Right now leadership is still in the hands of Andrea and I — the two co-founders of the company, so it’s easy for us to stay aligned on what we’re trying to build and accomplish. That being said, we’re constantly looking at how other small companies are structuring their organizations and discussing what approaches would work well for us. We’re also incredibly open to feedback from our employees and the freelancers that work with us.

Ideas take time to implement. What is one small step every individual, team or organization can take to get started on these ideas — to get well?

Start by making a list of the things that you value, the things that make you feel happy, well, motivated, etc. Then start to figure out how you can turn your list into company values and policies.

What are your “Top 5 Trends To Track In the Future of Workplace Wellness?”

  1. More employee freedom. Less micromanaging and more coaching and listening to how and when each individual employee works best.
  2. Less urgency in employee’s day to day lives. More calm work environments and leaders that don’t make employees feel like everything is urgent and a top priority. This will help remove that physical tension that employees get when they feel like they always need to be on.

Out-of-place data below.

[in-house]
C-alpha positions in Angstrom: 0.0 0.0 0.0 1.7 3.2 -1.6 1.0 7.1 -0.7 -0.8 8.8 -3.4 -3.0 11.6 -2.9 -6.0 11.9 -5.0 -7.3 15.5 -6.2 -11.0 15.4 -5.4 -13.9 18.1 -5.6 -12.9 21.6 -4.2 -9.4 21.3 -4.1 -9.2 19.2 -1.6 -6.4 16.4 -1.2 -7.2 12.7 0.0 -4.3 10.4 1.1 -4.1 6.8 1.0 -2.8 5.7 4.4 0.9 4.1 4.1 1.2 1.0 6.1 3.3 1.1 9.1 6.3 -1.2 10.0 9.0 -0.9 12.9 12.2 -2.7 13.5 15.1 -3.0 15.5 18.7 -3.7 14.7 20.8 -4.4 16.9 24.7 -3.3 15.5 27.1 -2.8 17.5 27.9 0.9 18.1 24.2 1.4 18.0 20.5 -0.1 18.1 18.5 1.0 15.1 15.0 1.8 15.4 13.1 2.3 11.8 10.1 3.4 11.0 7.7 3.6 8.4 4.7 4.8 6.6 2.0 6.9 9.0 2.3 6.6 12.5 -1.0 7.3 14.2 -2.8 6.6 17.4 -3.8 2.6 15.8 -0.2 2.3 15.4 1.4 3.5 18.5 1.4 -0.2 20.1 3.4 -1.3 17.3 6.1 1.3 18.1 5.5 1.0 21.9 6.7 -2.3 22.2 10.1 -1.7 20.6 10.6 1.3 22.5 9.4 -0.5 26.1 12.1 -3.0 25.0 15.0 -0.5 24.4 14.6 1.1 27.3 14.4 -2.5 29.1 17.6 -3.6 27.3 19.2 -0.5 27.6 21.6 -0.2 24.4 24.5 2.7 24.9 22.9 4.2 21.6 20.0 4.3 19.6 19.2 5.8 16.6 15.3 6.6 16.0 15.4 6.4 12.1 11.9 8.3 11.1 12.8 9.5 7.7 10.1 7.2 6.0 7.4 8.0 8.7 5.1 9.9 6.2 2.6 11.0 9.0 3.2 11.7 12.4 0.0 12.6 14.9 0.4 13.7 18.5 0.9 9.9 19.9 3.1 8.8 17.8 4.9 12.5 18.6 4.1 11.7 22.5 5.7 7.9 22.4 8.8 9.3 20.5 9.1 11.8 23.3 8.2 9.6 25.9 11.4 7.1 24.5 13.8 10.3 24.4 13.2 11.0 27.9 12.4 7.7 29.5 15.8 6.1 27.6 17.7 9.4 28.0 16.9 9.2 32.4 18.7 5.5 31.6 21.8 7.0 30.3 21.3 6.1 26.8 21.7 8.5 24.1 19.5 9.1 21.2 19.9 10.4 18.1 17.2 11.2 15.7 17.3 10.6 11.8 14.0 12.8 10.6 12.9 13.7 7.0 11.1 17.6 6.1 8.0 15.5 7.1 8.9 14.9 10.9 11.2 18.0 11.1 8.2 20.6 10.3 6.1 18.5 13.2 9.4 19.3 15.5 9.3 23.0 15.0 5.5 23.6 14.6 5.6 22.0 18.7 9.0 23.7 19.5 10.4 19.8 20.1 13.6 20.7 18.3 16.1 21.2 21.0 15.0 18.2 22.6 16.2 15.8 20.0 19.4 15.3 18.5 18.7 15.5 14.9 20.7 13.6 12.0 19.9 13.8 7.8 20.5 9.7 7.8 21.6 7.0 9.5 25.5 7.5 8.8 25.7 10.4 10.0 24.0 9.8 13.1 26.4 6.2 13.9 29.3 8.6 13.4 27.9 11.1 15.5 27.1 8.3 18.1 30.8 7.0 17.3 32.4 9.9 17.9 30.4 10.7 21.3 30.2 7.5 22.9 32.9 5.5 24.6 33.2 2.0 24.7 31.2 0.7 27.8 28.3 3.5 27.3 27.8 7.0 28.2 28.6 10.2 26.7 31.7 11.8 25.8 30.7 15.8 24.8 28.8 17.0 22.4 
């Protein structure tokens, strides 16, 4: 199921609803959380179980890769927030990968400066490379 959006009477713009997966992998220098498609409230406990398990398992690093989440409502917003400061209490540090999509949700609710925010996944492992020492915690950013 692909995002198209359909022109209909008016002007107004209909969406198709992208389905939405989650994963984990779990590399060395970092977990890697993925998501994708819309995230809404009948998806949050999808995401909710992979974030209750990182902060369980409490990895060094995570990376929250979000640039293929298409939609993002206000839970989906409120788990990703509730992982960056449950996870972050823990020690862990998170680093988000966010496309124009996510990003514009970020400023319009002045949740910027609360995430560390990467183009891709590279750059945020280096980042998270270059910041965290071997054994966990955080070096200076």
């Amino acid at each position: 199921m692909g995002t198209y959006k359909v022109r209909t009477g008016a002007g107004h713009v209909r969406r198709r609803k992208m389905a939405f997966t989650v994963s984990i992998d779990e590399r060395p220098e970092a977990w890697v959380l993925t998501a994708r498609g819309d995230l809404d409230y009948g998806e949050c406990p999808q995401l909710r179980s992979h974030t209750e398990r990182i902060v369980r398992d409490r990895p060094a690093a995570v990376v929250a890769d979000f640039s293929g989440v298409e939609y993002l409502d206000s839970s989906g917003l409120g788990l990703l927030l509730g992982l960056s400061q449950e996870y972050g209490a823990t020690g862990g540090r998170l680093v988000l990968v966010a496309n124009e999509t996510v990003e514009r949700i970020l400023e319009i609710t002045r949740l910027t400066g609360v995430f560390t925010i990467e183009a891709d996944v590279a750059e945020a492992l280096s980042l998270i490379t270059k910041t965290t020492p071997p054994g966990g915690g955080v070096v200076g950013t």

3. No more 9–5. We don’t believe in forcing ourselves into the traditional 9–5 work environment where we are required to sit in front of a computer 8+ hrs a day.
  4. Fewer meetings. Meetings often can come from habit. Companies and employees should think harder about whether meetings are necessary or if things can be done async. We were inspired to make this a core value after watching this video of Subscript founder Michelle Lee discuss the benefits of no meetings, and once we started to implement these practices, we saw the same.
  5. Prioritizing transparency around wellness and what it means. Employees should be able to have open conversations with one another and their managers when they’re feeling emotionally, socially, physically or mentally unwell.

What is your greatest source of optimism about the future of workplace wellness?

More power than ever is in the employee’s hands. More and more people are demanding accountability and better working environments from companies, which will inspire change if they want to retain and hire new employees.

Our readers often like to continue the conversation with our featured interviewees. How can they best connect with you and stay current on what you’re discovering?

You can follow me on social where I regularly discuss the future of work, wellness, balance, entrepreneurship and more:

Twitter: @samanthanderl


Thank you for sharing your insights and predictions. We appreciate the gift of your time and wish you continued success and wellness.